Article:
This is a modern Latin word of uncertain origin, which perhaps derives from a dialectal variation of the Tartar turman, meaning a horse medicine. It identifies a mixture of alkaloids such as atropine and hyoscyamine that were at one time used as a narcotic drug. The Greeks knew of its hallucinogenic and disinhibiting effects.
The cures that were attempted for Dillon’s heroes of ill-health are gloriously cranky and counter-productive. Proust lay in bed in a fog of foul smoke, burning “medicinal powders”, and tried “tobacco, tartar emetic, ipecacuanha, coffee, chloroform, stramonium or belladonna cigarettes, cannabis, ether and lobelia”.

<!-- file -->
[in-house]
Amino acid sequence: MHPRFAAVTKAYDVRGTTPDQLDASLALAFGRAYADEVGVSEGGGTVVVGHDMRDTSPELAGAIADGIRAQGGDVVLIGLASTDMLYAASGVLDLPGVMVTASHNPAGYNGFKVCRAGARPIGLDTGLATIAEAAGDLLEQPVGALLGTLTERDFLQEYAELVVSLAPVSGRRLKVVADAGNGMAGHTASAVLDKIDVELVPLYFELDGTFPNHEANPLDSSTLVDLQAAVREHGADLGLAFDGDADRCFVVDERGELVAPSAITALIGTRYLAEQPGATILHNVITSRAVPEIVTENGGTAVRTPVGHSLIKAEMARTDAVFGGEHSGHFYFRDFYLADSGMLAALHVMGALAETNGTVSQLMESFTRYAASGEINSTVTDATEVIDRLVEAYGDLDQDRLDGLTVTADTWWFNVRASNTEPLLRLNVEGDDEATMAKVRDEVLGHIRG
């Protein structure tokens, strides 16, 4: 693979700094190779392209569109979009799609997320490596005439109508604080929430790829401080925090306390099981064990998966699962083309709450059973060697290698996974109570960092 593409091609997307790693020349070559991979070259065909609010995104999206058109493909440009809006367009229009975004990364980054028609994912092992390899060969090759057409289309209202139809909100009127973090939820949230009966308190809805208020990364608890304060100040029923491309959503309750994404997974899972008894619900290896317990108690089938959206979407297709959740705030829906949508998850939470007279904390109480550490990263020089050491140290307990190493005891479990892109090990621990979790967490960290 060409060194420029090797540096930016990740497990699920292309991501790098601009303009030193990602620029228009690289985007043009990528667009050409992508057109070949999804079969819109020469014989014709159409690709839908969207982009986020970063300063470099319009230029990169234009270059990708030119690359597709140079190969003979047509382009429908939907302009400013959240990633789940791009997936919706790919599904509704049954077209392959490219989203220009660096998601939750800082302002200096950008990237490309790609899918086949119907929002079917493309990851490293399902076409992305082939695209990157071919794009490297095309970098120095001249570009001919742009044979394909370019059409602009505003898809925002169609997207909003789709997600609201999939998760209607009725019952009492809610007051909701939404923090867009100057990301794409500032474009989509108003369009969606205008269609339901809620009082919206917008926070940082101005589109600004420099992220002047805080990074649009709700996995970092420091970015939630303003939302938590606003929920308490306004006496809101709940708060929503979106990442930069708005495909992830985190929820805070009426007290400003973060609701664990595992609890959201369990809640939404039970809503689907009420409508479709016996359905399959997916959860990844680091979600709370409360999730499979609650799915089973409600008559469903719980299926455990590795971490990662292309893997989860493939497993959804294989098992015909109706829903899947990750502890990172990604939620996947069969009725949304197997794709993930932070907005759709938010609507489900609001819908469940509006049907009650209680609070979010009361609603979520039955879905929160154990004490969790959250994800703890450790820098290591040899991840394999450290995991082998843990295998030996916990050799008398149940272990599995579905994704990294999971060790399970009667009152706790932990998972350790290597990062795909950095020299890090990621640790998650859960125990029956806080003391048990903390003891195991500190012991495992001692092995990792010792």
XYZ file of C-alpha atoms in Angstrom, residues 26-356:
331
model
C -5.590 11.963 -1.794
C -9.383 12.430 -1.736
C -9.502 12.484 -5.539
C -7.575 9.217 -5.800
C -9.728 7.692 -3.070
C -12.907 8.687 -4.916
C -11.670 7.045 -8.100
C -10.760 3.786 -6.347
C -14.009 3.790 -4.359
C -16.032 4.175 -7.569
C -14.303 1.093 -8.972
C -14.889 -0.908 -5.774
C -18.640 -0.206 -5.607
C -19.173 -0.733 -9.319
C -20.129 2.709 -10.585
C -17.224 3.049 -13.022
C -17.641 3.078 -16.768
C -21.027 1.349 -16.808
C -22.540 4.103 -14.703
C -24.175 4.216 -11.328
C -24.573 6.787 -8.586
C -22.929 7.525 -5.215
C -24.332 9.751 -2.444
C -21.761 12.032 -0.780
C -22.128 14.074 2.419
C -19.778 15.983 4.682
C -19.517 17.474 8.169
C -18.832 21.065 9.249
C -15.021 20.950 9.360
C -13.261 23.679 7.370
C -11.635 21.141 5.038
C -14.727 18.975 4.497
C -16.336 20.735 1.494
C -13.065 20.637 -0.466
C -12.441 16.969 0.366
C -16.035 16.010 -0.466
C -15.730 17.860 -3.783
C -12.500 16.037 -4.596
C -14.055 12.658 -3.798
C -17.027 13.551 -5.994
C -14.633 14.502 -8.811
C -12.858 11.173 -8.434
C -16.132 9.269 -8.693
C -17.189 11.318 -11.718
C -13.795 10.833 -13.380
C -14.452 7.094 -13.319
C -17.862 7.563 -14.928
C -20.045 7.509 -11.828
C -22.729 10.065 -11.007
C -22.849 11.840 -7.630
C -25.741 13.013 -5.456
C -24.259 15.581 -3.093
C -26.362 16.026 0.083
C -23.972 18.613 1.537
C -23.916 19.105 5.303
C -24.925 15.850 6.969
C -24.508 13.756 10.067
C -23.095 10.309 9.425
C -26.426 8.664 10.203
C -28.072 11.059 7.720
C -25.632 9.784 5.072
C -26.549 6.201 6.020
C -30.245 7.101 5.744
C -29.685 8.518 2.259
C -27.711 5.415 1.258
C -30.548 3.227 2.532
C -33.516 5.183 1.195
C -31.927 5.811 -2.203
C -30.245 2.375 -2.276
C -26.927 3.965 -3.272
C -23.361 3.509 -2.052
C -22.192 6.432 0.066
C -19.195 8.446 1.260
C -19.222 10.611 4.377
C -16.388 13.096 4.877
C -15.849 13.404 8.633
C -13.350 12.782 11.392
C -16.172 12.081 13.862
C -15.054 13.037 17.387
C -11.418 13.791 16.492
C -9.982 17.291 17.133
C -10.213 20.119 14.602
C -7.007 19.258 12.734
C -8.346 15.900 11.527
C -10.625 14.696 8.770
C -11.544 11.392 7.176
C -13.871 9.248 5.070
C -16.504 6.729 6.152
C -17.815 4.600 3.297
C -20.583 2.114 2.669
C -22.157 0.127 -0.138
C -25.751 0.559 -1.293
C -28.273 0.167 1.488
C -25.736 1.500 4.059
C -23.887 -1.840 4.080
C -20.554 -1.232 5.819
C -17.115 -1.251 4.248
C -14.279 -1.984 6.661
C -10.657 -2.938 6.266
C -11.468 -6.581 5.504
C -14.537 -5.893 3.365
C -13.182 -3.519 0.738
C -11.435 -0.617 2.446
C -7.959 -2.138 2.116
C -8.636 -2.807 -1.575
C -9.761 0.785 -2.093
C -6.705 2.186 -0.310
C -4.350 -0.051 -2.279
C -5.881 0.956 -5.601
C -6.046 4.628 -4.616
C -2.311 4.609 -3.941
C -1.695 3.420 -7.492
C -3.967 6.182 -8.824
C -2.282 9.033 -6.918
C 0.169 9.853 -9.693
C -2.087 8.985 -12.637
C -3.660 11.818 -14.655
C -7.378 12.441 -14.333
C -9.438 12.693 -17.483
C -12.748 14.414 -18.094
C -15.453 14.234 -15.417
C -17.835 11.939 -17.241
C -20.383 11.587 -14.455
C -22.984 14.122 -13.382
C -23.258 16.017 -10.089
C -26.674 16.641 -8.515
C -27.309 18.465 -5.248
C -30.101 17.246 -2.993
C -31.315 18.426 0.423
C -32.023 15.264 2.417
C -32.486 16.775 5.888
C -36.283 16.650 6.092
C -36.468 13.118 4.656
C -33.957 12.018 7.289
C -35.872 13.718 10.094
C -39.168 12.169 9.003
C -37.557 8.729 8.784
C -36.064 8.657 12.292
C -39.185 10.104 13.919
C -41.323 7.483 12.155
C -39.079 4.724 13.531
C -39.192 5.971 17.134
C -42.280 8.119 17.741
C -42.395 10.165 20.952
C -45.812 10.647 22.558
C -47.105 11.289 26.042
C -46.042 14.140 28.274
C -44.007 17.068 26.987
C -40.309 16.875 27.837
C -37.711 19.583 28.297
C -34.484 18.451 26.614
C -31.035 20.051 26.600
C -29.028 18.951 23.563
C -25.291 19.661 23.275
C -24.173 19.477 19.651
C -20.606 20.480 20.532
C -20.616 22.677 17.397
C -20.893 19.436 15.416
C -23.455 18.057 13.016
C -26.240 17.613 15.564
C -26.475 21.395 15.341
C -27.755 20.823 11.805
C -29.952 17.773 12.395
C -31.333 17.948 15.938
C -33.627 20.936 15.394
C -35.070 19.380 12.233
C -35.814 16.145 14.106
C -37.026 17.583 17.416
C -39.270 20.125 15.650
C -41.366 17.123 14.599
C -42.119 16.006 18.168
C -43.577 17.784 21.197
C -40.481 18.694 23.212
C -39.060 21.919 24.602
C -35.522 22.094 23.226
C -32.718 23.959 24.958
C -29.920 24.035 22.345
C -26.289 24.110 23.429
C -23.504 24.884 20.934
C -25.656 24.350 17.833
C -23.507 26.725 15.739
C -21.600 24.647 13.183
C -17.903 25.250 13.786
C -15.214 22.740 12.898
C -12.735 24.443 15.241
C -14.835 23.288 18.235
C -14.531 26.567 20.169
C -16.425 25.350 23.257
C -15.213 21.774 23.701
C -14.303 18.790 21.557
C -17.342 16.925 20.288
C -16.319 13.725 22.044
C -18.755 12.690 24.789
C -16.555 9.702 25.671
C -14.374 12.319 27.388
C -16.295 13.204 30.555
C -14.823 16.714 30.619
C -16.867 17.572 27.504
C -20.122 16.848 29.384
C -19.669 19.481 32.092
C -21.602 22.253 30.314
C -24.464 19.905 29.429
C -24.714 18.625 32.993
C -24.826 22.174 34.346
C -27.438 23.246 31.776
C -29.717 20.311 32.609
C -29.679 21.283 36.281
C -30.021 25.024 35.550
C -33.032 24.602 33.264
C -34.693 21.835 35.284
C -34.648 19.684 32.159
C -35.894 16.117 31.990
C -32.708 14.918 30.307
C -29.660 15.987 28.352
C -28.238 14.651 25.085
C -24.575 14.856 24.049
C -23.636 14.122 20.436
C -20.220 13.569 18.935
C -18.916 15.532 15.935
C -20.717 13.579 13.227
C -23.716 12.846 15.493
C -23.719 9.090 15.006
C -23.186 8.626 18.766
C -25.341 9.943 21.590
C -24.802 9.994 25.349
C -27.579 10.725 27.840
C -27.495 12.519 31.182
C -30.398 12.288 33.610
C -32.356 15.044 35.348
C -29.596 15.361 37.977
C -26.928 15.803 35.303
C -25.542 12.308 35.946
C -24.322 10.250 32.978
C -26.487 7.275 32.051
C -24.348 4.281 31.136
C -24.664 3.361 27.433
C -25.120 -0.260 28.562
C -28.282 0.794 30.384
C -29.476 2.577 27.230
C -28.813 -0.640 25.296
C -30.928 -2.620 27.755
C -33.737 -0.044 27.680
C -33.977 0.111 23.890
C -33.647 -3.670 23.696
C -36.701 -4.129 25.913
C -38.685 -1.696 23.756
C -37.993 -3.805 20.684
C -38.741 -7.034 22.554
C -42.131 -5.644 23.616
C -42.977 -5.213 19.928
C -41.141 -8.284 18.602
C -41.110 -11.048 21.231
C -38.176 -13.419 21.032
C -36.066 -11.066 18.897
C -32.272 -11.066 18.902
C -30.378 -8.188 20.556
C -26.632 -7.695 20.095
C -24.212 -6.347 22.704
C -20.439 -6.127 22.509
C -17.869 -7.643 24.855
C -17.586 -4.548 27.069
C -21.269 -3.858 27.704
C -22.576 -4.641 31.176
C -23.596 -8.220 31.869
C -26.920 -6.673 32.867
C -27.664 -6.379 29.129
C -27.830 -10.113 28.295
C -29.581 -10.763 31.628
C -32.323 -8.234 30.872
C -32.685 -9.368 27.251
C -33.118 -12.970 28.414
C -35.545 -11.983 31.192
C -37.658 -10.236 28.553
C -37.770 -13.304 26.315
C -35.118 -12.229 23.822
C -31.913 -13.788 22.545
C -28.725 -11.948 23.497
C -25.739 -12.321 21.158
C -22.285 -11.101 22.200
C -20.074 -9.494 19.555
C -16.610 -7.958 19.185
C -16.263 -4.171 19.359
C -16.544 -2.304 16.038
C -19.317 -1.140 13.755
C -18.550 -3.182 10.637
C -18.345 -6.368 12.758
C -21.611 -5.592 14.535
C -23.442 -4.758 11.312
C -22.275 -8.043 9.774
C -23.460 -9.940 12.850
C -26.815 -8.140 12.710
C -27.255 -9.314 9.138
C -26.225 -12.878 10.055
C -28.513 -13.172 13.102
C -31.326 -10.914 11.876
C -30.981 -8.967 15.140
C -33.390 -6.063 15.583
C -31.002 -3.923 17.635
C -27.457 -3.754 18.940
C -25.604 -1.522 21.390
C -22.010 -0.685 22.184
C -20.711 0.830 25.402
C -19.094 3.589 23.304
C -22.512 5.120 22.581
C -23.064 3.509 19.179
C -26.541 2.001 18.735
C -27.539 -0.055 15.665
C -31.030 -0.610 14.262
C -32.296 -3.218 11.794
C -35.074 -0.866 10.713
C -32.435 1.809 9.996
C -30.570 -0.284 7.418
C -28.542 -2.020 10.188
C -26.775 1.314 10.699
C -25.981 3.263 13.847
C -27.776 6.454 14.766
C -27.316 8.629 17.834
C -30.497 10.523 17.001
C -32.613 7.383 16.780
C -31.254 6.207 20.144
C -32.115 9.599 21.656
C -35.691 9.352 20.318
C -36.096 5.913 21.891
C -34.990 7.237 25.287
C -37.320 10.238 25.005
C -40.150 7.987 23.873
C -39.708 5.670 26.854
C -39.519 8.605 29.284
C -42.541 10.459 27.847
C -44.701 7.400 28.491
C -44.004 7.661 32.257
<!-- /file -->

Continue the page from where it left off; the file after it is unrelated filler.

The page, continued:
Daily Mail, 28 Aug. 2009.
Stramonium was extracted from the leaves and flowering tops of the thornapple (Datura stramonium), a narcotic plant better known in the US as devil weed or jimsonweed because it poisoned colonists at the early settlement of Jamestown in Virginia (jimson being a corruption of Jamestown).
The drug was in the British Pharmacopaeia for centuries as a drug with narcotic and hypnotic effects and had an honourable place there in the treatment of asthma right up to the end of the Second World War; it is still used in homeopathic medicine. It has also been used by various peoples as an hallucinogen.